2. Navigate to the Exercise9 folder and double-click London_Start.3dd.

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The ArcGlobe document contains two high resolution images (courtesy of DigitalGlobeQuickBirdâ&#x201E;˘), one 3D feature dataset symbolized with tree symbols, and one 3D textured multipatch dataset representing the buildings in the study area. 3. Click File and click Save As.

Opening the London Globe document 1. Start ArcGlobe, then click File and click Open.

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4. Type London.3dd for the name of the globe document.

1. In the Table of Contents, right-click the London.jp2 layer and click Properties.

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5 4 2. Click the Globe General tab. 5. Click Save.

3. Click Donâ&#x20AC;&#x2122;t show layer when zoomed.

Setting the visible distance range of a layer You can optimize the performance of an ArcGlobe document by setting an appropriate visibility distance for each layer. Specifying the visibility distance range lets you control when a layer becomes visible as you zoom in or out. You can either set the minimum and maximum distance for an entire layer, or you can base the layer visibility on individual tile distances. The checked box beside the Buildings layer is grayed out in the Table of Contents. This means the display currently exceeds the layers maximum visibility distance. You will change the maximum visibility distance for a couple of other layers later in this exercise.

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4. Type “100” in the Out beyond text box. The units used for this distance are kilometers. 5. Click Check visibility based on each tile distance to enable distance visibility for discrete parts of the layer. This setting, although not enabled by default, further improves performance. When enabled, discrete tiles of data appear visible when navigating near their layer’s distance threshold.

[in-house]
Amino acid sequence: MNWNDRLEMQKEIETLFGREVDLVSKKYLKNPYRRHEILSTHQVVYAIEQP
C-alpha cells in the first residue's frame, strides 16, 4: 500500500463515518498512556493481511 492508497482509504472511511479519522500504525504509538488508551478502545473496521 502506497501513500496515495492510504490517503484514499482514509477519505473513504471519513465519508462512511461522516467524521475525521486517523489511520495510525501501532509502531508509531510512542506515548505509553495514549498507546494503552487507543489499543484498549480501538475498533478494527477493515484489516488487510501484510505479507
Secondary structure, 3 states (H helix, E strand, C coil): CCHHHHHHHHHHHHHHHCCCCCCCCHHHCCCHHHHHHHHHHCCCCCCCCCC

The display is now repositioned to the City View bookmark. All of the datasets are now visible because you are within the visibility distance range of all layers at this scale. A layer’s visibility range can also be set according to current display distances. Right-click a layer in the Table of Contents, point to Visible distance range, and use the Set Maximum Distance and Set Minimum Distance commands to capture display distances.

6. Click OK. The layer will be visible between the minimum and maximum distance. 7. Repeat steps 1 through 6 for the Holborn.jp2 layer. Type “5” for the maximum distance for this image. 8. Click Bookmarks and click City View.

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Tips on allocating memory cache Often, an ArcGlobe document that is performing poorly can be made interactive through a well defined memory cache. This is a specified amount of physical memory (RAM) dedicated for exclusive use by ArcGlobe to improve performance. For optimum performance, the memory cache can be fine-tuned according to the individual data types used. As this exercise uses many 3D textured objects and raster images, your next step will be to allocate a greater percentage of the memory cache to improve handling these data types. 1. Click the Tools menu and click Options.

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2. Click the Cache tab.

• 3D objects (geometry): 100

3. Click the Advanced button.

• 3D objects (texture): 200 • Images/rasterized: 150

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If necessary, reduce the amount of memory allocated for other data types to prevent the size of the memory cache from exceeding your available physical memory (RAM).